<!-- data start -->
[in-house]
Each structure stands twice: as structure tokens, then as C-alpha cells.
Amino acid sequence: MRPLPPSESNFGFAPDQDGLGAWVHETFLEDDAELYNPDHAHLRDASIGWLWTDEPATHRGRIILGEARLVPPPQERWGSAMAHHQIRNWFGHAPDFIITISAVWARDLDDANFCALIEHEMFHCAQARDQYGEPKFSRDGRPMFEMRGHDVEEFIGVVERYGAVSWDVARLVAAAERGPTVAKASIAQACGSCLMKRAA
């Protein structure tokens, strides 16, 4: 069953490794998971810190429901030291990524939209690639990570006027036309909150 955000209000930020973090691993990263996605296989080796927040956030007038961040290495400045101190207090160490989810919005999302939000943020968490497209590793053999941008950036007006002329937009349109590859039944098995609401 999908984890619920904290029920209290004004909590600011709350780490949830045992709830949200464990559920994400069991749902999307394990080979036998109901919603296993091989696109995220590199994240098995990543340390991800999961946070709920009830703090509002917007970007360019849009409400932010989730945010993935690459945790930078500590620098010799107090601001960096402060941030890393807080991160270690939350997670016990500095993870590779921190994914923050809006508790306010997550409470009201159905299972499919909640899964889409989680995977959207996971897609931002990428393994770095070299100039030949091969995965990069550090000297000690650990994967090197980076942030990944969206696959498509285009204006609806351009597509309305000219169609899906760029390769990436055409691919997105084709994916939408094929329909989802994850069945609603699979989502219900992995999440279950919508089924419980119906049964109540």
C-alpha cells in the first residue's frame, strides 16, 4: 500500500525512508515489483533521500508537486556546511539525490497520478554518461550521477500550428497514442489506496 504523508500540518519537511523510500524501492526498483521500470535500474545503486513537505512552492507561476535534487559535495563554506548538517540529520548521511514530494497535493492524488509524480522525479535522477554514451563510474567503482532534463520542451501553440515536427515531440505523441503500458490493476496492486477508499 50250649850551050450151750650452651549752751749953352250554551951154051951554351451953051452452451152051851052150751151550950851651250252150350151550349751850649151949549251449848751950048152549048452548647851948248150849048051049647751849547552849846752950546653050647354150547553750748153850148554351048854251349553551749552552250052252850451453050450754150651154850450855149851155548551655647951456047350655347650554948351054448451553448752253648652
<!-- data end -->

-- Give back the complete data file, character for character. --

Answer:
[in-house]
Each structure stands twice: as structure tokens, then as C-alpha cells.
Amino acid sequence: MRPLPPSESNFGFAPDQDGLGAWVHETFLEDDAELYNPDHAHLRDASIGWLWTDEPATHRGRIILGEARLVPPPQERWGSAMAHHQIRNWFGHAPDFIITISAVWARDLDDANFCALIEHEMFHCAQARDQYGEPKFSRDGRPMFEMRGHDVEEFIGVVERYGAVSWDVARLVAAAERGPTVAKASIAQACGSCLMKRAA
């Protein structure tokens, strides 16, 4: 069953490794998971810190429901030291990524939209690639990570006027036309909150 955000209000930020973090691993990263996605296989080796927040956030007038961040290495400045101190207090160490989810919005999302939000943020968490497209590793053999941008950036007006002329937009349109590859039944098995609401 999908984890619920904290029920209290004004909590600011709350780490949830045992709830949200464990559920994400069991749902999307394990080979036998109901919603296993091989696109995220590199994240098995990543340390991800999961946070709920009830703090509002917007970007360019849009409400932010989730945010993935690459945790930078500590620098010799107090601001960096402060941030890393807080991160270690939350997670016990500095993870590779921190994914923050809006508790306010997550409470009201159905299972499919909640899964889409989680995977959207996971897609931002990428393994770095070299100039030949091969995965990069550090000297000690650990994967090197980076942030990944969206696959498509285009204006609806351009597509309305000219169609899906760029390769990436055409691919997105084709994916939408094929329909989802994850069945609603699979989502219900992995999440279950919508089924419980119906049964109540």
C-alpha cells in the first residue's frame, strides 16, 4: 500500500525512508515489483533521500508537486556546511539525490497520478554518461550521477500550428497514442489506496 504523508500540518519537511523510500524501492526498483521500470535500474545503486513537505512552492507561476535534487559535495563554506548538517540529520548521511514530494497535493492524488509524480522525479535522477554514451563510474567503482532534463520542451501553440515536427515531440505523441503500458490493476496492486477508499 50250649850551050450151750650452651549752751749953352250554551951154051951554351451953051452452451152051851052150751151550950851651250252150350151550349751850649151949549251449848751950048152549048452548647851948248150849048051049647751849547552849846752950546653050647354150547553750748153850148554351048854251349553551749552552250052252850451453050450754150651154850450855149851155548551655647951456047350655347650554948351054448451553448752253648652